Microstructure design and formation of organic/inorganic thin film nanocomposites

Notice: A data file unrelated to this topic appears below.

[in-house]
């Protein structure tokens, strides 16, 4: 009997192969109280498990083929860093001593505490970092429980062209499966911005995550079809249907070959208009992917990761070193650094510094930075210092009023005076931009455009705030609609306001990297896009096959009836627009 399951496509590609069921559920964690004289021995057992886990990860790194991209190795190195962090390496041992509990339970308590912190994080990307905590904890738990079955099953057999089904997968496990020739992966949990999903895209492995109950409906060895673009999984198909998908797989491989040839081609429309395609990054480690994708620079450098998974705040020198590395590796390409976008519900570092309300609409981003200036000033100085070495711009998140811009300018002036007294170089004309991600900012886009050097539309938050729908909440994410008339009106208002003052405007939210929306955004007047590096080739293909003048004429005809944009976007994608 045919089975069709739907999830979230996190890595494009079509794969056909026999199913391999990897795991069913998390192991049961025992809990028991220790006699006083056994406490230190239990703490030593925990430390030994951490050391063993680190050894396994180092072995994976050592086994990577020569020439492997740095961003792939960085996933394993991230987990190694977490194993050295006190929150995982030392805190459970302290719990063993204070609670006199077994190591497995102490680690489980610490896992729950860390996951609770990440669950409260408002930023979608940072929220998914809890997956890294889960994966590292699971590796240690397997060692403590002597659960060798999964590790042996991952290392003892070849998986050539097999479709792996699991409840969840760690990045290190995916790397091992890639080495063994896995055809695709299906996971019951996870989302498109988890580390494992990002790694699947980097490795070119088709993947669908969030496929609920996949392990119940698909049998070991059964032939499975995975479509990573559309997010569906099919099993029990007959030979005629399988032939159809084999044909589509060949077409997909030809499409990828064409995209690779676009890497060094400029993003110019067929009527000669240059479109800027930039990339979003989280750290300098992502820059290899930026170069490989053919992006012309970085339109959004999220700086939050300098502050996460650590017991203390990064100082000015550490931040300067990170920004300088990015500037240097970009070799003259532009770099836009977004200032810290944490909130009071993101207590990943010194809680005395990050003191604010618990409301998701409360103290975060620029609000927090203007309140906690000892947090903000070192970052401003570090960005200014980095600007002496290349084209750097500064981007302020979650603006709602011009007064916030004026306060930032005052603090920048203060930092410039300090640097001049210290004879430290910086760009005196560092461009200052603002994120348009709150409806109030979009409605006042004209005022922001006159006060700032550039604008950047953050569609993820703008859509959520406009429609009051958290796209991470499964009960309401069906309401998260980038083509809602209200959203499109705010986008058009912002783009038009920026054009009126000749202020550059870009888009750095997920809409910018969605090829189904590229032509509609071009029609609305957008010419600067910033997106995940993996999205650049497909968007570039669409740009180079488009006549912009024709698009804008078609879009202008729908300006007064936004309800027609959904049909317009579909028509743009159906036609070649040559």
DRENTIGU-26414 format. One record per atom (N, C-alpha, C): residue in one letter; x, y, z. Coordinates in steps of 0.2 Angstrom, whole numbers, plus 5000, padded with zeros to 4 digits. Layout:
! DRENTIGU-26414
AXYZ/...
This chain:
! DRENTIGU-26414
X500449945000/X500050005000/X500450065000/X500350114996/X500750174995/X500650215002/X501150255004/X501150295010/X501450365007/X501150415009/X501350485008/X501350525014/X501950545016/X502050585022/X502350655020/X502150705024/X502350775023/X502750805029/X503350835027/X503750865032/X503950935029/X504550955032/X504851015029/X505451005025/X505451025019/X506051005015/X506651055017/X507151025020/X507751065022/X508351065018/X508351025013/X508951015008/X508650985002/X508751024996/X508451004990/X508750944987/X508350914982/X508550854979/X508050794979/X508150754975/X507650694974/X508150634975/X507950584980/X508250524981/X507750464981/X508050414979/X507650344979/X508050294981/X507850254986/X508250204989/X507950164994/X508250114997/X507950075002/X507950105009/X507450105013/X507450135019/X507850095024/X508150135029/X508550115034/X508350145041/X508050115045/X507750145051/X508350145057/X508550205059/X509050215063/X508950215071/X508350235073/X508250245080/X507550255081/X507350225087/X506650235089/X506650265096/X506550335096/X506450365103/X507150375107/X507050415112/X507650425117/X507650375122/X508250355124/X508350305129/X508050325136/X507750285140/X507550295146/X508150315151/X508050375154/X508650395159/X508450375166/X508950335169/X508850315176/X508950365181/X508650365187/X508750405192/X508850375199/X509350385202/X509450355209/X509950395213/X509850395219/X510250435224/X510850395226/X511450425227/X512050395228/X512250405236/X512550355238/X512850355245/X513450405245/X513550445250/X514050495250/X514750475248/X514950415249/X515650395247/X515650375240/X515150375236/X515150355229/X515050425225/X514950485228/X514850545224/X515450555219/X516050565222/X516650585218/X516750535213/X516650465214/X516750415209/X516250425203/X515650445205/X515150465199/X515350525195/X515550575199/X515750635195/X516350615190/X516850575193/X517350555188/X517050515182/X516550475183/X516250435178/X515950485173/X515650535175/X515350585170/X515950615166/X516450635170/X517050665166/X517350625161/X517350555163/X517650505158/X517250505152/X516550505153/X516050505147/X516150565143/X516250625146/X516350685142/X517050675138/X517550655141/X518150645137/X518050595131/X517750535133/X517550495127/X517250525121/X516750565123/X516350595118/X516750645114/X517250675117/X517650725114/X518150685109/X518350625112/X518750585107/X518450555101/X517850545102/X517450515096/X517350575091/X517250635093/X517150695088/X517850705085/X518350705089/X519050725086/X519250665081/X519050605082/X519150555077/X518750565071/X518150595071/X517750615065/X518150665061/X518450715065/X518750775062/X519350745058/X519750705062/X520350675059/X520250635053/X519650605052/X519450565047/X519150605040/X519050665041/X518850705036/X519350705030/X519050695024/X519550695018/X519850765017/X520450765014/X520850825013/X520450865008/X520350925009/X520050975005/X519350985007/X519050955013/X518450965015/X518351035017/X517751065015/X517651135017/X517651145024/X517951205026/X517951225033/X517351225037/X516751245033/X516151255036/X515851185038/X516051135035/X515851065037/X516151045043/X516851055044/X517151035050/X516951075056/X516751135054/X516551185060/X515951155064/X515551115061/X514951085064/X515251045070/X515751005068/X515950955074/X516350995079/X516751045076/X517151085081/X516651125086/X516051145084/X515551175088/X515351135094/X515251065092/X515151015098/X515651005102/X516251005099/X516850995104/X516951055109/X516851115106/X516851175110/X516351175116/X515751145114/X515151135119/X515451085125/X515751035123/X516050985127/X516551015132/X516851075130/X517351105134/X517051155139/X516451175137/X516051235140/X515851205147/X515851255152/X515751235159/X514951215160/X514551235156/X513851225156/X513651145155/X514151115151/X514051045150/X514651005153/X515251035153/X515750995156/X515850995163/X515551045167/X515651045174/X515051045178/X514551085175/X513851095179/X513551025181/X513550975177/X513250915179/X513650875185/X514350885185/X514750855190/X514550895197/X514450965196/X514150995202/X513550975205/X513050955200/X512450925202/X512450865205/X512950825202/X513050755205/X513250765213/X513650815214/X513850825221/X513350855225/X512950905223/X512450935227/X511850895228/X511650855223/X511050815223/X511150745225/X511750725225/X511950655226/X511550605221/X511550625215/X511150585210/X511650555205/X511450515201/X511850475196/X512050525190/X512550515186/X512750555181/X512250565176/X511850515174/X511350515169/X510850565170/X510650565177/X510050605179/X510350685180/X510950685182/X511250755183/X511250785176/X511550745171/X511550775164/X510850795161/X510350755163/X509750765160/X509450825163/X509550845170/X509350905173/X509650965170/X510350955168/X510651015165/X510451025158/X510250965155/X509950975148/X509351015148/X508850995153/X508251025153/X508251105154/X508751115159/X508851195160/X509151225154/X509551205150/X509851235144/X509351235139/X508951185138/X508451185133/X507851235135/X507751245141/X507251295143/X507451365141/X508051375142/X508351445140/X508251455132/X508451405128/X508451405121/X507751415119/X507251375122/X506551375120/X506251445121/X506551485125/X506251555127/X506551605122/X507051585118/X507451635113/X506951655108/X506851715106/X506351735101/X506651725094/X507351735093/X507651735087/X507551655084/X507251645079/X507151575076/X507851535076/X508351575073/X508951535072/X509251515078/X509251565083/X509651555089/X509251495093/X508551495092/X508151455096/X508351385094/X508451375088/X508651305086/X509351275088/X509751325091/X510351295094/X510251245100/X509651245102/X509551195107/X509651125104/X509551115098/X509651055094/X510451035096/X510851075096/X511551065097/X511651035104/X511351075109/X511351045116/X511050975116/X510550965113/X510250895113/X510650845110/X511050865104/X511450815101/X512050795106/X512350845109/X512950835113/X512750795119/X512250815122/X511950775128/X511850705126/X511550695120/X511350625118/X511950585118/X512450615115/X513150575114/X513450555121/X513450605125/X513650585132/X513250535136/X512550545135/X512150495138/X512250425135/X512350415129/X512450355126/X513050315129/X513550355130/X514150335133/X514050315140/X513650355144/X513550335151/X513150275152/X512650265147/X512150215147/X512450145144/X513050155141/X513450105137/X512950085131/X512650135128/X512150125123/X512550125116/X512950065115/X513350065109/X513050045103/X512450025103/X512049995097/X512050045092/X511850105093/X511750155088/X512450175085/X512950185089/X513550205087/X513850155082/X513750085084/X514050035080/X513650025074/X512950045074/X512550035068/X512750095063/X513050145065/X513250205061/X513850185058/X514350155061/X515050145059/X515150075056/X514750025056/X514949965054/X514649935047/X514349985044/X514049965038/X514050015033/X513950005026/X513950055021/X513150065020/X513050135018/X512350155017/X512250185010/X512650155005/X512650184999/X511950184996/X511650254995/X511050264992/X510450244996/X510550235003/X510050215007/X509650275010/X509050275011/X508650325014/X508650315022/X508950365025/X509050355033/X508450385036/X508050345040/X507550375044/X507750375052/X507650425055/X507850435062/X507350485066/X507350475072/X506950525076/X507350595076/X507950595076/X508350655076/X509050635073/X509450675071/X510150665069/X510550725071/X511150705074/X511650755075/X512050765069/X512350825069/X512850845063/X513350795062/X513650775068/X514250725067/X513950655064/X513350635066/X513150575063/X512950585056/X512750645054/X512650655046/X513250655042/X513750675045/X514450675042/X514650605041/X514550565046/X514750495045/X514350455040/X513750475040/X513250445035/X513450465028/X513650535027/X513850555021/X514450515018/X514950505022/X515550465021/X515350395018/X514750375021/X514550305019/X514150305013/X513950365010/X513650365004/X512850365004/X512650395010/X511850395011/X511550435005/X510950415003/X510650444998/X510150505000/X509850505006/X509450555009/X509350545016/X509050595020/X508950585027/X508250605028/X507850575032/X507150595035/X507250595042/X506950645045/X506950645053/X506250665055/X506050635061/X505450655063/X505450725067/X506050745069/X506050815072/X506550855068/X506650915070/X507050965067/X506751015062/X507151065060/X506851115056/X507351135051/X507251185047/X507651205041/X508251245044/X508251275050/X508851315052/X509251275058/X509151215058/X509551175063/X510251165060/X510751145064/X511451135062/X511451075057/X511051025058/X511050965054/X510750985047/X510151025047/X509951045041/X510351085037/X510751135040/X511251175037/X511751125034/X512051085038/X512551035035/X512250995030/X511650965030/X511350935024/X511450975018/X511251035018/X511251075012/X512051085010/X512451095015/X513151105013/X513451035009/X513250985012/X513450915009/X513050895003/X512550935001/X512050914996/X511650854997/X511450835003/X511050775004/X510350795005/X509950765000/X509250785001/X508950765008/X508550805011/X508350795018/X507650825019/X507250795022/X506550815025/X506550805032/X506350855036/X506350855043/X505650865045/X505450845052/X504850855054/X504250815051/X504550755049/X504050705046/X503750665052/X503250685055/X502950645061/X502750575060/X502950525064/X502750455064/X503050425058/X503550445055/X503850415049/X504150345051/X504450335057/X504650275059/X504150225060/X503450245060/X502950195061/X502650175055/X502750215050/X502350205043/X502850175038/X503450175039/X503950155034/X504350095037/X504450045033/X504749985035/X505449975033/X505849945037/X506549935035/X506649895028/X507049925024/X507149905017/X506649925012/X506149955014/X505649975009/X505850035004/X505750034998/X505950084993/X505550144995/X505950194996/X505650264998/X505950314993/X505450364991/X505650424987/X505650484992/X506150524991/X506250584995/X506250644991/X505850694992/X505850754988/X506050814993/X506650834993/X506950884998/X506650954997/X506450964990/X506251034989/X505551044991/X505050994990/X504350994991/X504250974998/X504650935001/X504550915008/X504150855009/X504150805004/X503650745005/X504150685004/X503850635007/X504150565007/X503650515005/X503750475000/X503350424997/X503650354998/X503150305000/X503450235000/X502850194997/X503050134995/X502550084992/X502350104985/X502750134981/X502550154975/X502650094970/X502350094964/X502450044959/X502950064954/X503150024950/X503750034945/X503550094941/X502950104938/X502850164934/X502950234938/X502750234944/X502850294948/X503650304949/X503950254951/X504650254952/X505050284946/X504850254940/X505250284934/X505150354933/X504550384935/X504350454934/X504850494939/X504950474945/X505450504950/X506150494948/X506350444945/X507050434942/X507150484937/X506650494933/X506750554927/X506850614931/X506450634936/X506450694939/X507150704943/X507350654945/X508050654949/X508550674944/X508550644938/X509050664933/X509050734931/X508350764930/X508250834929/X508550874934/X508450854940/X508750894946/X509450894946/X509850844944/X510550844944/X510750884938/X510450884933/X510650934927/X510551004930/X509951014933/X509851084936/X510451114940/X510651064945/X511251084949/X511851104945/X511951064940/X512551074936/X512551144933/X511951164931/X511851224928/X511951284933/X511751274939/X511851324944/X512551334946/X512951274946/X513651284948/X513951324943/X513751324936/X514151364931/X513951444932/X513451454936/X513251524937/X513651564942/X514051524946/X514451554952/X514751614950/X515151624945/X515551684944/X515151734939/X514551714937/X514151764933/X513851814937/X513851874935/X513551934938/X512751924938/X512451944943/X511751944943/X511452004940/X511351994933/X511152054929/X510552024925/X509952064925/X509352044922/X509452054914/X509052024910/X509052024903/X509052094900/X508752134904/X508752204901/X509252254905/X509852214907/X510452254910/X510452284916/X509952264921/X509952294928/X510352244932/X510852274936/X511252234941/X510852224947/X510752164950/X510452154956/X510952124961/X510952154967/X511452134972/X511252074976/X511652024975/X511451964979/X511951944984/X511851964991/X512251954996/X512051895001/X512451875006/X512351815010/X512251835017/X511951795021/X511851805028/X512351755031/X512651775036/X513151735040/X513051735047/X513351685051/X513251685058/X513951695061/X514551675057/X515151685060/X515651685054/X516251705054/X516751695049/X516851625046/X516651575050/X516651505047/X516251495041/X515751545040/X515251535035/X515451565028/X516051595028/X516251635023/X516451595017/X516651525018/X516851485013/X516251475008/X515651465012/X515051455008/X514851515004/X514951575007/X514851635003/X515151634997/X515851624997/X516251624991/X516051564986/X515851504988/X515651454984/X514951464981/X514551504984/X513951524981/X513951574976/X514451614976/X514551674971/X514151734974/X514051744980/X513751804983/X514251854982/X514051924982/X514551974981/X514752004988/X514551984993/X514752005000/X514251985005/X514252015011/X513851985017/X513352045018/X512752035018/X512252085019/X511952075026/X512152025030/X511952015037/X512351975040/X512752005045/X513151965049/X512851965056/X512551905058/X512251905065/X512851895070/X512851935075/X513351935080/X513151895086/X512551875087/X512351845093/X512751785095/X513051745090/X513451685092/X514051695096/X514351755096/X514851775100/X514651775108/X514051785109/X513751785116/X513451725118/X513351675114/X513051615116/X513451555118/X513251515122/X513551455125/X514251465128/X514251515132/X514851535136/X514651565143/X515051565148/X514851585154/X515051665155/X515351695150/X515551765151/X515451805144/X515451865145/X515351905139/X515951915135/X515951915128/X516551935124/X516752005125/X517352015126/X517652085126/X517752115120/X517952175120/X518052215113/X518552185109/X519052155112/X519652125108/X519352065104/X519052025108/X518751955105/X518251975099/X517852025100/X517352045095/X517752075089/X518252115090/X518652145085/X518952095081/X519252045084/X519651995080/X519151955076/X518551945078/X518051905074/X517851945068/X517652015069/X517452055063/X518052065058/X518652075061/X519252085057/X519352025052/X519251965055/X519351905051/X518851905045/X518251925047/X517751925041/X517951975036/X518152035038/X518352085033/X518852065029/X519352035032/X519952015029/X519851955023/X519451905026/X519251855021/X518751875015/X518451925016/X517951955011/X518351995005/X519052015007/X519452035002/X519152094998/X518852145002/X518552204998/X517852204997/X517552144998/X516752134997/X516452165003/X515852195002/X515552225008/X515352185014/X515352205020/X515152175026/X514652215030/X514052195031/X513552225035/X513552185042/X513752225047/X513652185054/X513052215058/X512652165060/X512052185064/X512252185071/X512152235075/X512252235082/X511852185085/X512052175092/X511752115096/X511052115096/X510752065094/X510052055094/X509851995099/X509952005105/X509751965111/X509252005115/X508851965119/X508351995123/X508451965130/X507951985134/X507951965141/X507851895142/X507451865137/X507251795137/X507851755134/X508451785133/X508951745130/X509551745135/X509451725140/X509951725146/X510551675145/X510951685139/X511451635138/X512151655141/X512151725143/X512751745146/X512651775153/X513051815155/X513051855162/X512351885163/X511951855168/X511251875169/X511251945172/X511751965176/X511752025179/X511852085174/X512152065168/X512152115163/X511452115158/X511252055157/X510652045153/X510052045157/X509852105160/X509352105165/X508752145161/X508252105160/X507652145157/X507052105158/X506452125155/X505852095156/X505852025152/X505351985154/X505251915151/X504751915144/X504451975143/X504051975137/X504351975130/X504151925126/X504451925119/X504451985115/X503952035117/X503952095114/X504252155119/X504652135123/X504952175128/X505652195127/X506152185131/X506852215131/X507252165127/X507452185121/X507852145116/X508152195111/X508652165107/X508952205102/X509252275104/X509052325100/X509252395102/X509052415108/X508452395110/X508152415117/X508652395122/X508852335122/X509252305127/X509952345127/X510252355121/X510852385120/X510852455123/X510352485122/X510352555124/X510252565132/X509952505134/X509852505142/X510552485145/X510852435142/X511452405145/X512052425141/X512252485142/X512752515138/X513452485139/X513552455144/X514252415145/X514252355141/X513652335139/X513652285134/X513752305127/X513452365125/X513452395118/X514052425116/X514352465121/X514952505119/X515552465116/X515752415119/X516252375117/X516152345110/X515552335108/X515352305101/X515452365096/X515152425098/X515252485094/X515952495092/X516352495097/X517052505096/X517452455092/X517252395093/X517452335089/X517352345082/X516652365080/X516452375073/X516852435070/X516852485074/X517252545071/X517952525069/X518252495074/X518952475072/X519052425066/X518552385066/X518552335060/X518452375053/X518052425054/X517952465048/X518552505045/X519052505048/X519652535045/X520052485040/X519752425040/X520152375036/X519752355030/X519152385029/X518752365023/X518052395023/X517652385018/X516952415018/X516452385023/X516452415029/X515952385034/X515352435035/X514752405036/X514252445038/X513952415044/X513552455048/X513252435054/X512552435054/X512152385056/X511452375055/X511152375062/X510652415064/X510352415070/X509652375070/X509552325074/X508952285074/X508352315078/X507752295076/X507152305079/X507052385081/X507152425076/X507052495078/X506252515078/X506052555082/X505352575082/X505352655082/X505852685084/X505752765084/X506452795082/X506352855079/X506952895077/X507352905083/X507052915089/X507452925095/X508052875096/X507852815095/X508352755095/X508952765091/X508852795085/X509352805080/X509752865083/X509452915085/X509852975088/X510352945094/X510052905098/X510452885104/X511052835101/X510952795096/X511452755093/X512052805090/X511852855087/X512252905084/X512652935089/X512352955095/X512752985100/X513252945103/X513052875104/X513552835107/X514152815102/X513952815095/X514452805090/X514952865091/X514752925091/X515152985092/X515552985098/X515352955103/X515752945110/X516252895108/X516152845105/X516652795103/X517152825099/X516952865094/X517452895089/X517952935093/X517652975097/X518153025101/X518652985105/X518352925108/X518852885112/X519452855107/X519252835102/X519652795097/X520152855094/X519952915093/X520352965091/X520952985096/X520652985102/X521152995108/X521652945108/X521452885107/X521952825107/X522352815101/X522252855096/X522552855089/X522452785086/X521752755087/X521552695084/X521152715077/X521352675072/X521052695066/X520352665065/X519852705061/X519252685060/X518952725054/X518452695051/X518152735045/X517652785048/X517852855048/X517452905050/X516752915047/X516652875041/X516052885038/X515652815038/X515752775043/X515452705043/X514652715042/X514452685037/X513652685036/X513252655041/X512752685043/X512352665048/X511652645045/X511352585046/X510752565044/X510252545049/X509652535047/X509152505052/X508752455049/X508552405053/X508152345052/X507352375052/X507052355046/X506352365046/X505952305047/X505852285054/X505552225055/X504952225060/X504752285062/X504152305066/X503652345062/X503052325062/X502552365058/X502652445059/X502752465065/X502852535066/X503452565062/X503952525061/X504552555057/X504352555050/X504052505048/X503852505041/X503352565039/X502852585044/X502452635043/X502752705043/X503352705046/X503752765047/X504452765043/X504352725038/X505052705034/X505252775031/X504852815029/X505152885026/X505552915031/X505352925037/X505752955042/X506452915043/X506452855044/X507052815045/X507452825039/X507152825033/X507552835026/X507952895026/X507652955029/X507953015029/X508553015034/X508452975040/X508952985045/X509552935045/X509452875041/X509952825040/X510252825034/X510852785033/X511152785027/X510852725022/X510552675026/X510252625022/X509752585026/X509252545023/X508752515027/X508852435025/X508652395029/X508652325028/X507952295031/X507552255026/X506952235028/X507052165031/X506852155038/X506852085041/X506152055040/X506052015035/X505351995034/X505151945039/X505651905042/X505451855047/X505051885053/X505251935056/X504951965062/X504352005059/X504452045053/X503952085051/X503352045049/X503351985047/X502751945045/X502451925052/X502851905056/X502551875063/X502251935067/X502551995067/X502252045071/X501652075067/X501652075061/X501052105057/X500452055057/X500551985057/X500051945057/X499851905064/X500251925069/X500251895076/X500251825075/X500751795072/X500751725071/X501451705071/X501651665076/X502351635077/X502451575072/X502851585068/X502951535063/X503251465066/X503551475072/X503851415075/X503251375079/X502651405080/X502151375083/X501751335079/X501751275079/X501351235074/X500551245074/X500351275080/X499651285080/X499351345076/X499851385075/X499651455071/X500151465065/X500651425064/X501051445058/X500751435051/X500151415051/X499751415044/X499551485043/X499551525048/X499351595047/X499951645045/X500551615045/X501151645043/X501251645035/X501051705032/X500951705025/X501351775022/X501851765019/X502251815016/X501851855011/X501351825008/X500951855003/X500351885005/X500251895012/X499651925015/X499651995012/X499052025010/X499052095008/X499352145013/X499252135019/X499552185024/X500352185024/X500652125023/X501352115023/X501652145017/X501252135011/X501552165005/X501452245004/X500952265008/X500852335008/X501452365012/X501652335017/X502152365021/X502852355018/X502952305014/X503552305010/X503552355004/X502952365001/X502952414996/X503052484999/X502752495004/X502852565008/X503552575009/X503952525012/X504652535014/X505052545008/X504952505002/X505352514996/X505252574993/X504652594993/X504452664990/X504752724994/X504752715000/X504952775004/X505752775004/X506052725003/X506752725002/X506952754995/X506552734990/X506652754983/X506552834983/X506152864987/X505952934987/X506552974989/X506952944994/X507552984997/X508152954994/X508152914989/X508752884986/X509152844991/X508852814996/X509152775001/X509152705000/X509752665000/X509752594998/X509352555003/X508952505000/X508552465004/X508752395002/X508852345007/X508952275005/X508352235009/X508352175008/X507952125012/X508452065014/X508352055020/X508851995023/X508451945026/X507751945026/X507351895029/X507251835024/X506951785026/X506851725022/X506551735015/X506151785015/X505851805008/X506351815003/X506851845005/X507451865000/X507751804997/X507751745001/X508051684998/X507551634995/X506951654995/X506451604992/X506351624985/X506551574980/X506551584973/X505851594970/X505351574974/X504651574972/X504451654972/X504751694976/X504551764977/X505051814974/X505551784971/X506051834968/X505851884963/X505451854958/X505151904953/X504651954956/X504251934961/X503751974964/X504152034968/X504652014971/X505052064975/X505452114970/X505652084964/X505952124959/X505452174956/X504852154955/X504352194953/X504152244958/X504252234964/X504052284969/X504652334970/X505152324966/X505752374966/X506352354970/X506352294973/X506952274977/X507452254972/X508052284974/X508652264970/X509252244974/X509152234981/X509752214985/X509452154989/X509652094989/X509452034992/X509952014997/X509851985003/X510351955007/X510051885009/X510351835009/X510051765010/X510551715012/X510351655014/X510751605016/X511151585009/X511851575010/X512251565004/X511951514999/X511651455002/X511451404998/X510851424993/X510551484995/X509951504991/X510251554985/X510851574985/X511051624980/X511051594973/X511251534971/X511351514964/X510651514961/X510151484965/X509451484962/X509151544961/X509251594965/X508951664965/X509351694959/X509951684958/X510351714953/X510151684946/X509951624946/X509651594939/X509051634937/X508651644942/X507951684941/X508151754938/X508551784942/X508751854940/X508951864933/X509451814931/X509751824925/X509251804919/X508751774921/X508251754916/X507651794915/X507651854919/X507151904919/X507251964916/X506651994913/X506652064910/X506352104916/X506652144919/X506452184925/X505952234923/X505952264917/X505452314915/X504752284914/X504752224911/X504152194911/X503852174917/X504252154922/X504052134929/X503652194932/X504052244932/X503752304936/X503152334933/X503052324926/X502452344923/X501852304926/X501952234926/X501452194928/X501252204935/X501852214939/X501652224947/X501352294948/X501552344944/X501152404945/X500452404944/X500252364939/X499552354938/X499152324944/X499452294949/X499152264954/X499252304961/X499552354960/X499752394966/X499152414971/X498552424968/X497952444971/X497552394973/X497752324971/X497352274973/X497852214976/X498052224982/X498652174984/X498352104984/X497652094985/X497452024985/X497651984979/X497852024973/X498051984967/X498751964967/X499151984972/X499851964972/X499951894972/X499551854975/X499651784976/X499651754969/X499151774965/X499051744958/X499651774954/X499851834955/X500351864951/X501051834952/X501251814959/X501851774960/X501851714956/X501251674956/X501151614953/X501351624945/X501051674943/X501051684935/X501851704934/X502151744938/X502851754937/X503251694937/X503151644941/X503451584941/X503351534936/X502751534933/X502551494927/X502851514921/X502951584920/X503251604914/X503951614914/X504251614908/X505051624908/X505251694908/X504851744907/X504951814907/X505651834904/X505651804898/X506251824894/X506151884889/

There is significant interest in understanding and exploiting the extraordinary property enhancements of polymers, enabled by adding small concentrations of nanoparticles to polymer hosts to create polymer nanocomposites (PNCs). Thin film PNCs hold potential for novel technological applications in areas such as optoelectronics or photovoltaic devices. One of the key challenges that limits the potential of PNC-based technologies is the control of nanofiller dispersion throughout the matrix. This requires a fundamental understanding of the energetic interactions that affect dispersion. Thin film PNCs pose a greater challenge than bulk PNCs, largely because interfacial interactions become increasingly important as the material is confined. It is equally important to find effective processing schemes that promote nanofiller dispersion in a manner that can be readily scalable for industrial operations. Accordingly, the last few years have seen an upsurge in processing schemes involving supercritical solvents, due in part to their tunable solvent strength. To this end, our research is aimed at gaining control of nanoparticle dispersion within thin film hosts using supercritical CO₂ (scCO₂) as a processing aid. This research examined a series of related problems. For the first project, we investigated the effects of scCO₂ sorption on the structural stability and kinetics of destabilization of homopolymer films. We showed that the films are metastable under these conditions, and the barrier to nucleation is larger than that encountered in air/vaccum. We also examined the issue of nanofiller dispersion within homopolymer thin films. In a model athermal mixture, polystyrene-coated gold nanoparticles in polystyrene hosts, interfacial segregation was generally observed, and was shown to be a function of the wetting characteristics of the brush-matrix interface and the ratio of the size of the particles to the unperturbed dimensions of the host chains. In a separate system, we show how scCO₂ can serve to prevent coarsening, which is ubiquitous in air/vacuum environments at elevated temperatures, for these nanofillers. Finally, we made nanocomposite micellar structures from block copolymers, with a fluorinated block. Gold nanoparticles were sequestered within the discontinuous domain. We then showed how scCO₂ could be used to invert the structure, placing the nanoparticles in the continuous phase.